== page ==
Title: Parental Perceived Benefits and Limitations of Intervention Services for Children with Autism and Learned Strategies in Support of Individual Goal Achievement.
Researchers: Lori Silvanage-Charney, OTR/L; Kristin Karr, OTS; Jacqueline Kendona, OTS;
Brigid Lyman, OTR/L; Rachel Pirouz, OTS;
Research Committee Chair: Thomas Swartwood, MS OTR/L
Reader: Dr. Charles A. LaJeunesse, PhD
Objective- Considering the pervasiveness of the diagnosis of Autism Spectrum Disorder and the many challenges that the child and family face, the purpose of this study was to examine the lived experience of a group of mothers of children with Autism and understand the participants’ goals, aspirations and the perceived benefits and limitations of the services received.
Methods- Six semi-structured interviews were conducted using a phenomenological method of interactive dialogue and exchange. Transcripts were reviewed using Giorgi’s data analysis strategies. Participants raw data was transformed to meaning units. Triangulation was employed to enhance credibility of data analysis.
Results- Through analysis of the transcripts, four major themes emerged. The major themes included the mother’s advocacy for the care that her child receives, the need for the parent to have an effective form of communication with their child, parental hope for their child’s future and the importance of having patience and perseverance when the child is attempting to learn a new skill.
Conclusion- The participants interviewed in this study offered important information regarding their personal goals for their children diagnosed with Autism, their perceived benefits, and limitations of therapeutic services and they shared strategies they have found most helpful for raising a child on the spectrum.
Title: Comparison of a Hybrid Speech Input System and a Speech Recognition System on the Speed and Accuracy of Text Generation
Researchers: Dominick DelPrete, OTS, Kristi McCluskey, OTS, Alysa Scavone, OTS, and Megan Vascellaro, OTS
Research Committee Chair: Denis Anson, MS, OTR/L
Reader: Dr. Joseph Cipriani
While there are features that make electronic communication fast and convenient for able body people, these can act as barriers for individuals with disabilities. Dragon Naturally Speaking 10.0 is one software program that acts as a facilitator for text generation for individuals who cannot use the keyboard. The purpose of this research project was to determine whether the speed and accuracy of a hybrid text entry (speech and mouse emulation) system is greater than speech input alone. The study used a quasi-experimental A-B comparison design. The control group of subjects used standard speech recognition to replicate a complex word processing document, while the experimental group used a hybrid system combining speech recognition, head-controlled mouse, and on-screen keyboard to produce the same documents. Results showed that hybrid speech input provides significant speed advantages over speech alone. These results may lead therapists to recommend more effective access methods for people with disabilities.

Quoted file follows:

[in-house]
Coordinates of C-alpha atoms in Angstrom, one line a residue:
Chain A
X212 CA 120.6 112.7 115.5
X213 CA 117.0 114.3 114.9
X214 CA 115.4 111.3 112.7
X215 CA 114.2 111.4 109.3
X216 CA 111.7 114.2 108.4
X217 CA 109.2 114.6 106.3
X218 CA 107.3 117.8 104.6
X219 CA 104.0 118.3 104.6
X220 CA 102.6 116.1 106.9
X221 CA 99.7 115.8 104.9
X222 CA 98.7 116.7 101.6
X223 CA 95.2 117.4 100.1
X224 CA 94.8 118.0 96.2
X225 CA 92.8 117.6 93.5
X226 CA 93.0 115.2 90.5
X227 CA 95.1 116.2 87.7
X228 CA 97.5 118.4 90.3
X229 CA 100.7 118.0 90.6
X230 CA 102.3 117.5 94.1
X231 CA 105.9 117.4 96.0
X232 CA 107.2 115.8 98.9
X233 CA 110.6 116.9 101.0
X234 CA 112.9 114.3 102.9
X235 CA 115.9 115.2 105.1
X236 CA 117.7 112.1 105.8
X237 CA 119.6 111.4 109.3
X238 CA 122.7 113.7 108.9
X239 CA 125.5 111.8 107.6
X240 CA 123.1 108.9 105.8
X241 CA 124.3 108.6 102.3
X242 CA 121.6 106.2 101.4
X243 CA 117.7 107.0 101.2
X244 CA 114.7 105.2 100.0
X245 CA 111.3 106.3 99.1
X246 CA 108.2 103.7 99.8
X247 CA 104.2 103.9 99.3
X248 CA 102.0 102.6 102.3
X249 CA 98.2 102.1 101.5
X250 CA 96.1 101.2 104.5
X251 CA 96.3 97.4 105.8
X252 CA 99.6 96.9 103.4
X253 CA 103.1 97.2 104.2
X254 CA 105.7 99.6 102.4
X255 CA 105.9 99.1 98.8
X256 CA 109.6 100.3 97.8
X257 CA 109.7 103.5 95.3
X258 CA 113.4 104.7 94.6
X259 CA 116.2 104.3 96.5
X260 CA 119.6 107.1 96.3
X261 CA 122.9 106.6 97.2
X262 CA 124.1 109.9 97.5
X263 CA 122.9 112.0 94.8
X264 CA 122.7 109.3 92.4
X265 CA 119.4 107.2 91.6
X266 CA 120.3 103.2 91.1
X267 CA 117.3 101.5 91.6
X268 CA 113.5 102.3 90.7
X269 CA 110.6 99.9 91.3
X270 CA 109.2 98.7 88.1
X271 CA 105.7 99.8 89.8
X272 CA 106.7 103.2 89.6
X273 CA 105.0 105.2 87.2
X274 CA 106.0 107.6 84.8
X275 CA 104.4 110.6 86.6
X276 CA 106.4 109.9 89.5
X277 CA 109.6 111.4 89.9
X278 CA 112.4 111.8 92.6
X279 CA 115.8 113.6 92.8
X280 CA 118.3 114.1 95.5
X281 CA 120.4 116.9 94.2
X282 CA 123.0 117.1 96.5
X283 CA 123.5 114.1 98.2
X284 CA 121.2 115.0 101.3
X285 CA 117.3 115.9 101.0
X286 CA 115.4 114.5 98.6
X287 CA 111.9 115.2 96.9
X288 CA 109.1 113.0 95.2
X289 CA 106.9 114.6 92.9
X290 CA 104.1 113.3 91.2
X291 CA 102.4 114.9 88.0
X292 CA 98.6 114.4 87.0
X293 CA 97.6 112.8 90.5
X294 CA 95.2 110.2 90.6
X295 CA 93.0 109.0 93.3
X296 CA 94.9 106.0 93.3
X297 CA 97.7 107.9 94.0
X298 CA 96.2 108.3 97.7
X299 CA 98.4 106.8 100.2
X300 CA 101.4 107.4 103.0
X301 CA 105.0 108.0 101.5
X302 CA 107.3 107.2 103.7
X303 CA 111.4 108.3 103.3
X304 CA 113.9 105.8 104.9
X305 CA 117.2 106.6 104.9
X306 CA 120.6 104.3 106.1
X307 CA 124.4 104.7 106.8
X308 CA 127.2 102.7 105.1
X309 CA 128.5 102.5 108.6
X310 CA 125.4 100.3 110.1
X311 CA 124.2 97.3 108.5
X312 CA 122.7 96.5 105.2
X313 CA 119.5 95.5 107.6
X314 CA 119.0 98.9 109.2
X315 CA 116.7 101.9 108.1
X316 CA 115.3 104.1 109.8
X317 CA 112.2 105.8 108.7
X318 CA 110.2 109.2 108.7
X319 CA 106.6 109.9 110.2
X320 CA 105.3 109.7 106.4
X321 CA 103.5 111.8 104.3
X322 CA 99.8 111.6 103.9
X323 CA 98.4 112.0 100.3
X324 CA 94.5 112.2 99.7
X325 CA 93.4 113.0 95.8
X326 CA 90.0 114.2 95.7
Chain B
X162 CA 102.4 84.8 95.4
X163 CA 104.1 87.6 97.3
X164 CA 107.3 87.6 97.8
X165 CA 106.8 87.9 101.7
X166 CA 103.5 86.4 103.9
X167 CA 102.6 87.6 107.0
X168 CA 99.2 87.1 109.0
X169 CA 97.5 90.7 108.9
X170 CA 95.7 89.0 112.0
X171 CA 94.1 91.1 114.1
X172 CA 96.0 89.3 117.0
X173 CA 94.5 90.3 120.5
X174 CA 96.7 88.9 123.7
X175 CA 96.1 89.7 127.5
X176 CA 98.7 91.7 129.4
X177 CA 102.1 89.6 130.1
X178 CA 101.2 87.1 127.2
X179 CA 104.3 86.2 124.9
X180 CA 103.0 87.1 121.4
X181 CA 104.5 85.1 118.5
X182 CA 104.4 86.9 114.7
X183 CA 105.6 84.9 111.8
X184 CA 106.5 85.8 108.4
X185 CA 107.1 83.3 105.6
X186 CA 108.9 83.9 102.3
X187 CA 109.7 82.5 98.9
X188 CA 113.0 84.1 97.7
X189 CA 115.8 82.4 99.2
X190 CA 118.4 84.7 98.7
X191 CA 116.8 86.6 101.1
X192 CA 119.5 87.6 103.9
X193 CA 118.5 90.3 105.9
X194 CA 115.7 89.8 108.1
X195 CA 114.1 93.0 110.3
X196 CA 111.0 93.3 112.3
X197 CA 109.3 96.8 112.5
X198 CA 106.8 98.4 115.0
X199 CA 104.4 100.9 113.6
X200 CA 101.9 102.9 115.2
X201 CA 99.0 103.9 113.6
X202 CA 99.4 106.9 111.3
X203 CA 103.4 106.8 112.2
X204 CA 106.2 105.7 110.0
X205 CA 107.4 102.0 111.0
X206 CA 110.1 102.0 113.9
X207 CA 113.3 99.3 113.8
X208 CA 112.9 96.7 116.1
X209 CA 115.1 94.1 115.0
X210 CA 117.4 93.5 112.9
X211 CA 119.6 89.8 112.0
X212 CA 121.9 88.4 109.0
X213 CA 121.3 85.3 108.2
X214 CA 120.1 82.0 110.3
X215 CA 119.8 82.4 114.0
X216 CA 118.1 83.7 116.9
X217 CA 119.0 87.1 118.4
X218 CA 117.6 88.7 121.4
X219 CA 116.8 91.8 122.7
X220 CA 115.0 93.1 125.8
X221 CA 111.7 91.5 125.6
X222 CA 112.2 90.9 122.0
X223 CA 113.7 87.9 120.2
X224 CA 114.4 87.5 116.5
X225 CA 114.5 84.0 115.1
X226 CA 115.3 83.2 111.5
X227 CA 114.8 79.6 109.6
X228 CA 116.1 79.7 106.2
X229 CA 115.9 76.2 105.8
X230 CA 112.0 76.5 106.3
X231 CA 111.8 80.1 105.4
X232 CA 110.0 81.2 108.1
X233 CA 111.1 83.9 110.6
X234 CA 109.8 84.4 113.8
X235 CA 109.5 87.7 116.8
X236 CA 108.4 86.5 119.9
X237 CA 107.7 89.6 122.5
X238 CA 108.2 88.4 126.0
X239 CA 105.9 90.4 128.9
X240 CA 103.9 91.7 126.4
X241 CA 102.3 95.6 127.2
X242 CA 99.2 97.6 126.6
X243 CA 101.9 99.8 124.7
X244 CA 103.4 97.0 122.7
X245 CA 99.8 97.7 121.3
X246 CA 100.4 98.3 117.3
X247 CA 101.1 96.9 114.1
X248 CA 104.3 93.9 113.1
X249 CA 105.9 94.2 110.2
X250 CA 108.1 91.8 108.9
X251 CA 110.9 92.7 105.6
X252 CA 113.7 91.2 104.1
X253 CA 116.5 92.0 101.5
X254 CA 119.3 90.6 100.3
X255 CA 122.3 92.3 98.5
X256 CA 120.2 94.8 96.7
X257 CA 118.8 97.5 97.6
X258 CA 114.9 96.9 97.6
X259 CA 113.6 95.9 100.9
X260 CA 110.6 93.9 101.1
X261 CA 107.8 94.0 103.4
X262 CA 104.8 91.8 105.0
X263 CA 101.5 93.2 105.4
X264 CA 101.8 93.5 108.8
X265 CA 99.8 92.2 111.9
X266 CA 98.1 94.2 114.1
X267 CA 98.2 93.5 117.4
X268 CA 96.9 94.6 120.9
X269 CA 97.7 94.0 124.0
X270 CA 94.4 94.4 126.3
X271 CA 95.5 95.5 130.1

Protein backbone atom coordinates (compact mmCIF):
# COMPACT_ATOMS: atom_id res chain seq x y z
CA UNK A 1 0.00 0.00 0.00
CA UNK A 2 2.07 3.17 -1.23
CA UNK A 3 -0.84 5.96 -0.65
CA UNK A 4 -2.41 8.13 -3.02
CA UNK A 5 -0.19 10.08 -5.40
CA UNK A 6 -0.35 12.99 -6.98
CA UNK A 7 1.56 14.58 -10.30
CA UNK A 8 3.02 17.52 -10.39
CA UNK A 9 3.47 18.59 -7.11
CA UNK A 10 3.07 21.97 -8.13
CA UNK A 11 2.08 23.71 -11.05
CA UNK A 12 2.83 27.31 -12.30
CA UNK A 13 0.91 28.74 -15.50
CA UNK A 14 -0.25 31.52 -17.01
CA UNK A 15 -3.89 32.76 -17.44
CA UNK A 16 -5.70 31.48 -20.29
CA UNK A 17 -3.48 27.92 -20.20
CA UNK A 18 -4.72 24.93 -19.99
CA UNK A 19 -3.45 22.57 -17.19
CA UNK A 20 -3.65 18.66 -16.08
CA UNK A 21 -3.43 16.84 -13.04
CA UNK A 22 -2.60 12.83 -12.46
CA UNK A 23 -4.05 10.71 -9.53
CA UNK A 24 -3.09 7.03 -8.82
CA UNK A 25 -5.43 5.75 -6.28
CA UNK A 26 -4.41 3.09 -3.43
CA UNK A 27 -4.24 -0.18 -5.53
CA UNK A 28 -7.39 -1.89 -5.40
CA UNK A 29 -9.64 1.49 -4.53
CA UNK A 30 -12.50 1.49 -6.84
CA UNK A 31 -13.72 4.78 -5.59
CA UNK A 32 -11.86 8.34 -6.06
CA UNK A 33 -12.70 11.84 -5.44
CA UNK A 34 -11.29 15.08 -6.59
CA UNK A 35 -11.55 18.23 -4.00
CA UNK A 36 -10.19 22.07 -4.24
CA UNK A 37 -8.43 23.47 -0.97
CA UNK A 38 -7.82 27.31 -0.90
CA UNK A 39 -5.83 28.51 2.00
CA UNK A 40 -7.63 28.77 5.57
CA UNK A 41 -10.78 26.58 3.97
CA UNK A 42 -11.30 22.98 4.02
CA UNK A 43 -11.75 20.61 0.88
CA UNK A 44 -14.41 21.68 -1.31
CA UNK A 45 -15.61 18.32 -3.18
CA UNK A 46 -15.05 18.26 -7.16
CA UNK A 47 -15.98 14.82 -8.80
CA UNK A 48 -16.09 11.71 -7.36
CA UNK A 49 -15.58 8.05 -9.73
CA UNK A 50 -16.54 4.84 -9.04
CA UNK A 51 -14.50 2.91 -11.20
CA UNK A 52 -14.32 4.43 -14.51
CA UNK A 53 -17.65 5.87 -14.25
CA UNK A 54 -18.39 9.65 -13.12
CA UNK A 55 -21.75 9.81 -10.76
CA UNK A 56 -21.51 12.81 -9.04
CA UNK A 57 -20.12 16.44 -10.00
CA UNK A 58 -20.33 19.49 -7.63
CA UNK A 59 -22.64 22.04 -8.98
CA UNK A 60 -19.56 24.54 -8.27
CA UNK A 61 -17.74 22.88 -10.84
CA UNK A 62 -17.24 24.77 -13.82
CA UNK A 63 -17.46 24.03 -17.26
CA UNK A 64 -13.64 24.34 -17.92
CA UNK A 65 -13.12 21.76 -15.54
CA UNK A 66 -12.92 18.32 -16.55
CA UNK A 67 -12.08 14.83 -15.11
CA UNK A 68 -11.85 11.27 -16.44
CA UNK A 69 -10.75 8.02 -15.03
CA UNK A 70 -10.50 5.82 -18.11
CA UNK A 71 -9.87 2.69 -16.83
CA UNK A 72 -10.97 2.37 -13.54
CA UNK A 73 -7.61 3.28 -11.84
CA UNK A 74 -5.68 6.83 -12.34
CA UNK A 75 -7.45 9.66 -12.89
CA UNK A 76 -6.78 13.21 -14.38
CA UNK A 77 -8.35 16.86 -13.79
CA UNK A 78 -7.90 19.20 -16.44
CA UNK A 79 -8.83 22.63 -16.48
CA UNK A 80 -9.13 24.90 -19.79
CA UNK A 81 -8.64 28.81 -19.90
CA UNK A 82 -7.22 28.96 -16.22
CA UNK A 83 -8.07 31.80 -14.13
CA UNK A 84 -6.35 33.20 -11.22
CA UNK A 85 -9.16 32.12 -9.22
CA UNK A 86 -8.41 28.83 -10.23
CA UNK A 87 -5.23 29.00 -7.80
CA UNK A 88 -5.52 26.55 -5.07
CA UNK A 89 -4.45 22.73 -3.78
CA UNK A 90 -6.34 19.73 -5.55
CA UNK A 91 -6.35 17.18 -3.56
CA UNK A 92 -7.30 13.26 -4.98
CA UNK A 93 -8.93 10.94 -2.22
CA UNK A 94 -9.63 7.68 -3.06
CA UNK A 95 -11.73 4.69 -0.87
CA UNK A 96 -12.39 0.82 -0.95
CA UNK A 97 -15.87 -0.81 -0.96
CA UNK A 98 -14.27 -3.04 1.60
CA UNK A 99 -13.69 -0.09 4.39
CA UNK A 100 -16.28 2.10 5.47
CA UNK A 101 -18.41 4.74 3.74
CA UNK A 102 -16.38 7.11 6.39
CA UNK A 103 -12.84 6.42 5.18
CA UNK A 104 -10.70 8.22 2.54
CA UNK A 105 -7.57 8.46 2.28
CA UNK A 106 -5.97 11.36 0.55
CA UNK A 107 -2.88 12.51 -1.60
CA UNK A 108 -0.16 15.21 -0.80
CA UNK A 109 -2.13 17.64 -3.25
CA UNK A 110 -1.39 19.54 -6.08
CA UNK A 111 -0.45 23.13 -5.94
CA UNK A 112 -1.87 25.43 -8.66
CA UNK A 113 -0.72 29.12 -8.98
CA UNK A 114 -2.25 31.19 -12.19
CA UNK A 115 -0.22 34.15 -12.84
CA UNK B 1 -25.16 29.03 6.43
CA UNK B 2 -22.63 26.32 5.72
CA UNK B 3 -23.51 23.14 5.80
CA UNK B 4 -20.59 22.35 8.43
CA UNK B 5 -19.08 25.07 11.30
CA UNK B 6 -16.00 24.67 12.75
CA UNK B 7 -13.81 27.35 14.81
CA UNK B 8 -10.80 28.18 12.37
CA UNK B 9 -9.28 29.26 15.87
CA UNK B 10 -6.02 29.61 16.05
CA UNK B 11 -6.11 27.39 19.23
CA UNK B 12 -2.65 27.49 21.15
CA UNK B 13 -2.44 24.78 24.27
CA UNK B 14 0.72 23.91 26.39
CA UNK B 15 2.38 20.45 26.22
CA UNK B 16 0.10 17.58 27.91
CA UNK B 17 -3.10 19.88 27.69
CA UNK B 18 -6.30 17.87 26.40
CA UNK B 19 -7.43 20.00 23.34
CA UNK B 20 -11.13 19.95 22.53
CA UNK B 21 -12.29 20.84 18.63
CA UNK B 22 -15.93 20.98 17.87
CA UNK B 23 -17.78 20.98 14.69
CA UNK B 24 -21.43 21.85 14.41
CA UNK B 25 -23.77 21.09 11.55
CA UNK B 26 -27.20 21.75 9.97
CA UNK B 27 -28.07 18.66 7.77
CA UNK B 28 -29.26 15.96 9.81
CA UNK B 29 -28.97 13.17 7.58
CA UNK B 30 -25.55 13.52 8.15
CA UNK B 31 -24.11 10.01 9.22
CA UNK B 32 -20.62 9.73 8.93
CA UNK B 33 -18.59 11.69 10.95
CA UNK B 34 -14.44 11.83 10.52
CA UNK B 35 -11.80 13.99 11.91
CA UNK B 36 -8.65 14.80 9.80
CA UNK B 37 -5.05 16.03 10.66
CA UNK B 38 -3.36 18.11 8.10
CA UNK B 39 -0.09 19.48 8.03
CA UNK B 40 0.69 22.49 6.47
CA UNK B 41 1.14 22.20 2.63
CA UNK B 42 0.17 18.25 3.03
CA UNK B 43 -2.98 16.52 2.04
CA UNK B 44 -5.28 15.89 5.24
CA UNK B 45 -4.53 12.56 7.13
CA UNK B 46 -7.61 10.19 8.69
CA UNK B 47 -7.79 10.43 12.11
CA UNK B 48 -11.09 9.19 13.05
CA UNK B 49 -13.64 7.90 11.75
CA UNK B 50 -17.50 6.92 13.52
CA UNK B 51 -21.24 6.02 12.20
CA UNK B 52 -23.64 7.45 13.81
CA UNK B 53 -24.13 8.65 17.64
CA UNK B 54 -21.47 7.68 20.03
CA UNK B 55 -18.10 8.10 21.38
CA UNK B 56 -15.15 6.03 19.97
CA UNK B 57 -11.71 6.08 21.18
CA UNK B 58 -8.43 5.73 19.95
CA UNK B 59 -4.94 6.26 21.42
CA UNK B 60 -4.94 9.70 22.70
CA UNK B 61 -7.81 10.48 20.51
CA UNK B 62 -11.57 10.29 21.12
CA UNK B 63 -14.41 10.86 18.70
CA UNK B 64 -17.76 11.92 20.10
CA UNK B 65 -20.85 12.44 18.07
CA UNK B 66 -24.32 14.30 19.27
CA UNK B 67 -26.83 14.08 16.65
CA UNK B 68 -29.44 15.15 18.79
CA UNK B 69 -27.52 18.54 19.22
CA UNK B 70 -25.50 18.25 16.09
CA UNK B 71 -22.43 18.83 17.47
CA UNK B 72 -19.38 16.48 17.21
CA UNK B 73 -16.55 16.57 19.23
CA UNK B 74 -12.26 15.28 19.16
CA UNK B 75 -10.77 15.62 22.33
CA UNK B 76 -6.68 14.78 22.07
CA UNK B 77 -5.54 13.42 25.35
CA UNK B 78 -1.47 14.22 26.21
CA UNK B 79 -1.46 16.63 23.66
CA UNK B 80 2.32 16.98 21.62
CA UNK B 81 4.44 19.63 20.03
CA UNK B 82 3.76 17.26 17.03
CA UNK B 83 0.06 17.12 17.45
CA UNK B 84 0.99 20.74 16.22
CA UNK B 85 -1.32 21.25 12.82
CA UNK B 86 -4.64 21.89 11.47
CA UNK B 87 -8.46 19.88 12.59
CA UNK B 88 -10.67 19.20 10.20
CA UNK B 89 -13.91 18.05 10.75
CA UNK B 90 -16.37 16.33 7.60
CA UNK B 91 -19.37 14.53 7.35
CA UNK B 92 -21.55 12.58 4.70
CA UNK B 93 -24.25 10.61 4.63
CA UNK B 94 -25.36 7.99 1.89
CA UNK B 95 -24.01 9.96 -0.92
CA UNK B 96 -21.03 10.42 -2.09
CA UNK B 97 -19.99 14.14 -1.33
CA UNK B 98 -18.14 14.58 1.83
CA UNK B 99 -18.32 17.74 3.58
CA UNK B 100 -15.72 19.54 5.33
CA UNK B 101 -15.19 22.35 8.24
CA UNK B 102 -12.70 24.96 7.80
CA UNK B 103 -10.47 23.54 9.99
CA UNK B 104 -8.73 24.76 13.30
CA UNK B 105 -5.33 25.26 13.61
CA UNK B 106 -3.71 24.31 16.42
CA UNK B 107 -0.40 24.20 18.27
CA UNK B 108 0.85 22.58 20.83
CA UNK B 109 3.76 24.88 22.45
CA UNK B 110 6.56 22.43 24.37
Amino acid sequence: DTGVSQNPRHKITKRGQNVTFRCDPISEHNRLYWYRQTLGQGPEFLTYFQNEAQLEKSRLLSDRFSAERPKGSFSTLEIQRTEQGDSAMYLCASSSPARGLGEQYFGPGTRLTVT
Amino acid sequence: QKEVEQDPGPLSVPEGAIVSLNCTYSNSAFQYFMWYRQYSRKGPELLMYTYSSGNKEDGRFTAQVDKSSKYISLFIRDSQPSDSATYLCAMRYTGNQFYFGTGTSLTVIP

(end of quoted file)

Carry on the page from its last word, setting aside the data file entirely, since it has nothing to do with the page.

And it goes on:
Title: Video Games: Motivations for Playing
Researchers: Jessi Burgess, OTS, Russel Heerkens, OTS, Erin Kramer, OTS, and Monica Winshel, OTS
Research Committee Chair:Dr. Ellen McLaughlin
Reader: Dawn Evans, MS, OTR/L
The relationships between the experience of “flow” as described by Csikszentmihalyi (1997) and the type of motivation that drives college students to play video games were examined in order to provide knowledge about an occupation that has become a growing trend in our society. Occupational therapists focus on how an appropriate balance of occupations influences individuals’ lives. Using the Modified Gambling Passion Scale and the Dispositional Flow Scale-2, college students indicated their video game playing background and completed measures of the experience from their perspective. The passion for video game playing is conceptually based on past research that looked at the addictive behavior of gambling. Results demonstrated support for the relationship between the experience of flow and both harmonious and obsessive passion. A significant correlation was found between prior video game experience and the flow dimension (r = .288, p = .001). Results are discussed in relationship to prior research and future clinical directions.
Title: Understanding the Occupational Concerns within the Lives of Women with Spinal Cord Injury
Researchers: Allison DiFebo, OTS, Tracey Ganz, OTS, and Gina Pfeiffer, OTS
Research Committee Chair: Dr. Grace Fisher
Reader: Dr. Lalit Shah
The purpose of this study was to identify the primary occupational concerns of women with spinal cord injuries (SCI). To help identify these concerns we sought to answer questions pertaining to the occupational challenges faced by the participants, the way those challenges affected the quality of their lives, pre-injury to post-injury perspectives of their futures, adaptation methods, their goals, and necessary resources needed or available. Semi-structured interviews with three women were conducted by telephone to obtain information regarding their concerns associated with occupation, relationships, pregnancy/parenthood, sexuality, employment, life satisfaction, and healthcare. The results of the study showed that despite all of the difficulties faced, each woman was able to come to an understanding and accept the severity of her injury and its implications. Each woman obtained the necessary resources needed to move forward with her life. Differences were also noted, as each participant had unique experiences associated with her injury. It was concluded that advocacy and awareness of women with SCIs should be addressed more frequently, not only through support groups, but also in the literature, to properly understand their occupational concerns.